The increased volumes make it easier for larger and larger entities to come into the market and use these tools, whether it’s for inventory hedges or locking in fixed prices. So while pricing in the physical market appears to be softening into year end, the cross currents of the above factors will almost guarantee continued volatility. Having the knowledge and expertise to use these tools will likely be “table stakes” in the future when it comes to living with the ups and downs of the steel market.

With this being the last article I will write this year, I’d like to wish everyone Happy Holidays, and a safe and prosperous 2022!

Disclaimer: The information in this write-up does not constitute “investment service,” “investment advice” or “financial product advice” as defined by laws and/or regulations in any jurisdiction. Neither does it constitute nor should be considered as any form of financial opinion or recommendation. The views expressed in the above article by Metal Edge Partners are subject to change based on market and other conditions. The information given above must be independently verified and Metal Edge Partners does not assume responsibility for the accuracy of the information

Latest in Futures

HRC futures: ‘Normalcy’ not seen on near-term horizon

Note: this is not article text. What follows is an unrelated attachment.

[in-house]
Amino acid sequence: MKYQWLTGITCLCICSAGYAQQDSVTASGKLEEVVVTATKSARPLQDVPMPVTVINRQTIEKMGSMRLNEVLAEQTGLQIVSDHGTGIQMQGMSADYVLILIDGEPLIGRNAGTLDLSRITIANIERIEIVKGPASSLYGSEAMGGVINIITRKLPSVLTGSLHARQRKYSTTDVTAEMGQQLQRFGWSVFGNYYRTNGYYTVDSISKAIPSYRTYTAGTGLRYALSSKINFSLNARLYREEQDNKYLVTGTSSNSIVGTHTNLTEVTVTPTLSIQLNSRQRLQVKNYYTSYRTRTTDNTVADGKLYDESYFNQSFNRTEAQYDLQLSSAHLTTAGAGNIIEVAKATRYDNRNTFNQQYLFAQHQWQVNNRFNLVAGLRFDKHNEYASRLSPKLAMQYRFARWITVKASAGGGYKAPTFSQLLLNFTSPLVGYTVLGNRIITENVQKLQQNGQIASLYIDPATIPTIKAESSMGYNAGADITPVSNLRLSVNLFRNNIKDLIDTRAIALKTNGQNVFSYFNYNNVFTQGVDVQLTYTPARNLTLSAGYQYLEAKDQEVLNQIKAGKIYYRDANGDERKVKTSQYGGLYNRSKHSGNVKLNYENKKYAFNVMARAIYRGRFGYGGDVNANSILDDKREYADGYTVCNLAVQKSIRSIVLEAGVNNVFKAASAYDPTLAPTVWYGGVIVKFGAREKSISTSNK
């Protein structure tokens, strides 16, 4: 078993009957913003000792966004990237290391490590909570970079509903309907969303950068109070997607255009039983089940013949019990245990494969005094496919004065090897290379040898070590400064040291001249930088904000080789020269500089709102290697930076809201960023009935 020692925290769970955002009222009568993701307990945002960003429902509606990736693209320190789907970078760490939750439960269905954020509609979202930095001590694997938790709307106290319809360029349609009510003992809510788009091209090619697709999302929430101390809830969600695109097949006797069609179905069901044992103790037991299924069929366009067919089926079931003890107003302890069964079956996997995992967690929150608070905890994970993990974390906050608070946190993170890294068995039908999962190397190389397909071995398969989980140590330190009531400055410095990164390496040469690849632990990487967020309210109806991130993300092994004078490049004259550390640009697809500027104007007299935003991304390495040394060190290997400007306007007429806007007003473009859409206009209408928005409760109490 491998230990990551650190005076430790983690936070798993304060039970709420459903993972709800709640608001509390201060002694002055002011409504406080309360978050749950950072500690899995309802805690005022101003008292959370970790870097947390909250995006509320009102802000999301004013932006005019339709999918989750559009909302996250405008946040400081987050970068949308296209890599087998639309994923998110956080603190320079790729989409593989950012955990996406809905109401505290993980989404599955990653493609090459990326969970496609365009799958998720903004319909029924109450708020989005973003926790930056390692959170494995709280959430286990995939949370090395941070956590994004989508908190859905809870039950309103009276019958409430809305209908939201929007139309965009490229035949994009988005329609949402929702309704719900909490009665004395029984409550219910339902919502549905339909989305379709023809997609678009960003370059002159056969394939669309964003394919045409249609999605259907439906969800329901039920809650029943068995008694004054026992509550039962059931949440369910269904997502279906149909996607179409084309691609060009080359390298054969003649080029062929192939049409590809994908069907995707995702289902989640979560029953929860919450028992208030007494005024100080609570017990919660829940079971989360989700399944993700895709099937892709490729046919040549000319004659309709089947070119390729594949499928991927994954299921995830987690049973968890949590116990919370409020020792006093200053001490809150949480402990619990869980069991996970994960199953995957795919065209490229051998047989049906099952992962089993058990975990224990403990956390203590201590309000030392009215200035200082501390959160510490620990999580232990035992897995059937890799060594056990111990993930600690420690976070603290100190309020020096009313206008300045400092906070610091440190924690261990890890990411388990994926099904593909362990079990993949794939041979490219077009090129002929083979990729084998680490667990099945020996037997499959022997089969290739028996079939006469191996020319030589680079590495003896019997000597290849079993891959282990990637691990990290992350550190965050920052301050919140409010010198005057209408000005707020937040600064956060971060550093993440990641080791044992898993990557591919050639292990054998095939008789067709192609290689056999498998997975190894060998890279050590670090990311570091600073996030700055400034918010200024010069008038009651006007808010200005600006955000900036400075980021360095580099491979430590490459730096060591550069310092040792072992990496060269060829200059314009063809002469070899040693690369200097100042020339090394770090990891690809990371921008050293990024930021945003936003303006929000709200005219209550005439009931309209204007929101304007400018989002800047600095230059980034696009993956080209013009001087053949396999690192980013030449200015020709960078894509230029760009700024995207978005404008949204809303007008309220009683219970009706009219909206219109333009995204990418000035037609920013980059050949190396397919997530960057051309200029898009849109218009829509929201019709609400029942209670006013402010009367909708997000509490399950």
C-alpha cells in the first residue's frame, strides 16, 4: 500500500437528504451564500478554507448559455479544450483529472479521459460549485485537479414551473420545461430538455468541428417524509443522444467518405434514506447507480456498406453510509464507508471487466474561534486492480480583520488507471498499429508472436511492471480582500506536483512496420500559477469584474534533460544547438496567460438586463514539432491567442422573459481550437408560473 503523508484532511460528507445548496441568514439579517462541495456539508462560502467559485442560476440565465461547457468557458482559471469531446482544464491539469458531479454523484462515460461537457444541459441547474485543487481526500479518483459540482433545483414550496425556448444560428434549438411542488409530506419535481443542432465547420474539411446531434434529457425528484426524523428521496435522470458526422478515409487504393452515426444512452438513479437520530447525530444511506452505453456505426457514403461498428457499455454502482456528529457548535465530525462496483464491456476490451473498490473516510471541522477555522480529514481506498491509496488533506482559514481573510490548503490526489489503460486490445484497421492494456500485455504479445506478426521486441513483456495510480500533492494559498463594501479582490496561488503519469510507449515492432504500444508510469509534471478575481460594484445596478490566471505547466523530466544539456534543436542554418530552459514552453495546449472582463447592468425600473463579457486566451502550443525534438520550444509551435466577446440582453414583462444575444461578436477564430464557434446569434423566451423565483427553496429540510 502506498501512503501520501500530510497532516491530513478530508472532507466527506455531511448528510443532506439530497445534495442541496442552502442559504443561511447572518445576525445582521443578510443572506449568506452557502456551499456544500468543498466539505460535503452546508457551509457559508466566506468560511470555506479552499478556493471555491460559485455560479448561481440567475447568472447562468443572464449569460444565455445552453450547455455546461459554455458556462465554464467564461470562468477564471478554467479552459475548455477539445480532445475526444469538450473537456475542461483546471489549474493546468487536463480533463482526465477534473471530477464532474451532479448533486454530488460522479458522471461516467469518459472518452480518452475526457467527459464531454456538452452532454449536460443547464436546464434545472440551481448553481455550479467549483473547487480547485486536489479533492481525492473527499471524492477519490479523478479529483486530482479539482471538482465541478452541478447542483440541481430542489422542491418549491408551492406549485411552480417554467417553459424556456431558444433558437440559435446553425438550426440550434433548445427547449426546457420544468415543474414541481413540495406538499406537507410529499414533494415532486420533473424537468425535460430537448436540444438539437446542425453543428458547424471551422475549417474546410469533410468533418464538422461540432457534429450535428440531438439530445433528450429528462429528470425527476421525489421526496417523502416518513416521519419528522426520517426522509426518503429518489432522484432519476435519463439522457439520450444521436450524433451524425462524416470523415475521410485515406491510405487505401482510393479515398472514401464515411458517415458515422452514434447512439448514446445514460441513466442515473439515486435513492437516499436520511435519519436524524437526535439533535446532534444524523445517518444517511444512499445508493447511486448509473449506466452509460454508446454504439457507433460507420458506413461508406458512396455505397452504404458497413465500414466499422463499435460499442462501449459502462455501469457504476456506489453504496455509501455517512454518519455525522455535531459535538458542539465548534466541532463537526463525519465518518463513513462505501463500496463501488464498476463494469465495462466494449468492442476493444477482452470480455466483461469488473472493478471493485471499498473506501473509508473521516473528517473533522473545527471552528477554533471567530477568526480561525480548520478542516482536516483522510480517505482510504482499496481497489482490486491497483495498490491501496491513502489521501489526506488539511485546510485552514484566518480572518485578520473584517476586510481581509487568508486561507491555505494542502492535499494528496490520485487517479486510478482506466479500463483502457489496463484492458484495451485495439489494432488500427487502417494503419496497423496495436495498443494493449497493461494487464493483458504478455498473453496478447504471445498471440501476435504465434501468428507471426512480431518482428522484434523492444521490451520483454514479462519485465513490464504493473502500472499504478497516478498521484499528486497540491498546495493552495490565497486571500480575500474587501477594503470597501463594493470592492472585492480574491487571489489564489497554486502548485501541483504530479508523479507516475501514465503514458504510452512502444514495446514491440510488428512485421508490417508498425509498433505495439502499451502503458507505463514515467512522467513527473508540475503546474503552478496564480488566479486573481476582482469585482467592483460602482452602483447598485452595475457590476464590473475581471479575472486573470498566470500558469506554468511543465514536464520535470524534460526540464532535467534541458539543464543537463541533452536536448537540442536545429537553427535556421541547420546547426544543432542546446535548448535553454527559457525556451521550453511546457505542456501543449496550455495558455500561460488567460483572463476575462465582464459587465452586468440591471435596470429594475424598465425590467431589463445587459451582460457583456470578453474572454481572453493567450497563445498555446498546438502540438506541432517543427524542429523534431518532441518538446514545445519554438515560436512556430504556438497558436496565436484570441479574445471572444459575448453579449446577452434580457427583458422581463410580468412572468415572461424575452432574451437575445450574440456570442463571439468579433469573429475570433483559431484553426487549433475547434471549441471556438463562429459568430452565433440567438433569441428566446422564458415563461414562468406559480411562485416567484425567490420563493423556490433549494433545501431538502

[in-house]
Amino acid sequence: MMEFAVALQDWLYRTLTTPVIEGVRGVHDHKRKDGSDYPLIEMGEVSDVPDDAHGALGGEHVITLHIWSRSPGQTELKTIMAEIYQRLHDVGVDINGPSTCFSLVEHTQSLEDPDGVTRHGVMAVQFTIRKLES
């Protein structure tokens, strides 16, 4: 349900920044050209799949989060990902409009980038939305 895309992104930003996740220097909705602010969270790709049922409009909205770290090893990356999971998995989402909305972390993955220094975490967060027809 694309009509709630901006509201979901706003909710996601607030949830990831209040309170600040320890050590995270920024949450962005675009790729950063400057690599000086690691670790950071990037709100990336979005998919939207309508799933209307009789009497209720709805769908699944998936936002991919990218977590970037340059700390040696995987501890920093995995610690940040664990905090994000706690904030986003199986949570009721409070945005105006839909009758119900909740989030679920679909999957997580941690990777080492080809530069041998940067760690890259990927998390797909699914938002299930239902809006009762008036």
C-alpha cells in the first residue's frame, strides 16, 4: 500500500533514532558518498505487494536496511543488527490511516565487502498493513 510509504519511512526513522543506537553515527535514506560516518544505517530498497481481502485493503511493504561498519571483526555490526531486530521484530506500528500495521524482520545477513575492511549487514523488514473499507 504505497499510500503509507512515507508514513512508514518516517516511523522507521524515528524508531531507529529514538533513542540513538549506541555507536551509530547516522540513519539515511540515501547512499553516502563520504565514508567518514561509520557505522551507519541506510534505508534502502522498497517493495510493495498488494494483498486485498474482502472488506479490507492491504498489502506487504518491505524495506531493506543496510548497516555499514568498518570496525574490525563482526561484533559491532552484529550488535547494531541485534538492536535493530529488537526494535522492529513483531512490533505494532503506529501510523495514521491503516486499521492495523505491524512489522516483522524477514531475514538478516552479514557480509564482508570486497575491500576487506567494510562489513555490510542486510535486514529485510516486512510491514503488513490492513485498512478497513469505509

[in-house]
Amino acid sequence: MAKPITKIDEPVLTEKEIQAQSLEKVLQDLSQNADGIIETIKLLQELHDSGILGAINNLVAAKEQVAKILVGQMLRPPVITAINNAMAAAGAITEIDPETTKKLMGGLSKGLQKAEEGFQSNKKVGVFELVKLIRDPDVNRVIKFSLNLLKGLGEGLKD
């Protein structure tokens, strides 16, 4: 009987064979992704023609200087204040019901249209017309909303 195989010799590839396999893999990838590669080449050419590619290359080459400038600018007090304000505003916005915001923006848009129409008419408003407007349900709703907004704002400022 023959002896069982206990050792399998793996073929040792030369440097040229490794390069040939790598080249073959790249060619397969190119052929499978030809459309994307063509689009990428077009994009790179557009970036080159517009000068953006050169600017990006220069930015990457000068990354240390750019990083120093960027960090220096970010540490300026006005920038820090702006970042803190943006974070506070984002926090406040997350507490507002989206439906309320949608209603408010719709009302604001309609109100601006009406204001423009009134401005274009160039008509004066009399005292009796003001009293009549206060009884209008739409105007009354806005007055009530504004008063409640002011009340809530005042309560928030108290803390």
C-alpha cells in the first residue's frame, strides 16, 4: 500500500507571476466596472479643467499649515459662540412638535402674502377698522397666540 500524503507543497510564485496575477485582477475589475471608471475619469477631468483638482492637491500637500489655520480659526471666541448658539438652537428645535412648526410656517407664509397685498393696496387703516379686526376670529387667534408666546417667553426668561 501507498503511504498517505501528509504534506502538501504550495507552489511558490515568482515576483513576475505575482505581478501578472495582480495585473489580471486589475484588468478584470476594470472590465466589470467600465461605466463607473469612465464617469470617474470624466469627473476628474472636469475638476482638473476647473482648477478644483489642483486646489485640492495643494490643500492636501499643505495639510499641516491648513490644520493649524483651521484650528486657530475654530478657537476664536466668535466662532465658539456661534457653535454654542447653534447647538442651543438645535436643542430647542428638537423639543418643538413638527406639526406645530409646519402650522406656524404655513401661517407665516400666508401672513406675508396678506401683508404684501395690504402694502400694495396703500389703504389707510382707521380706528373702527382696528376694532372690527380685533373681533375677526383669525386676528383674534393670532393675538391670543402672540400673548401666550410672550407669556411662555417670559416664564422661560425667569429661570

Over my years of observing the steel market, there's been a recurring belief that current market disruptions in either the physical spot market or steel futures are temporary anomalies, destined to fade, and that normalcy will soon return. However, the events of the first few weeks of 2024 served as a stark reminder that this expectation seldom materializes, and that the US steel market is still the most volatile steel market in the world.

HRC futures: Understanding and addressing HRC basis risk

It’s no secret that HRC futures have been particularly volatile over the past several years. The most recent instance was the outsized break in the March futures contract early this week. For companies procuring raw material in anticipation of higher prices or even to get ahead on future purchase orders from customers, understanding the relative price of that raw material versus the hot-rolled coil futures curve is important.

HRC futures: A flock of canaries in the mine

Much has happened since we last met on Jan. 4. Cleveland-Cliffs announced a price increase on Jan. 3, lifting the futures market in the morning only for it to finish the day $20-$30 per short ton (st) below those morning highs. On Jan. 4, the futures curve was down another $10-$28/st. And in my column for SMU that evening, I asked a question: Would those aggressive sellers be met with a short-squeeze forcing them to cover, or had the market peaked with the negative price action to start the year the proverbial canary in the coal mine?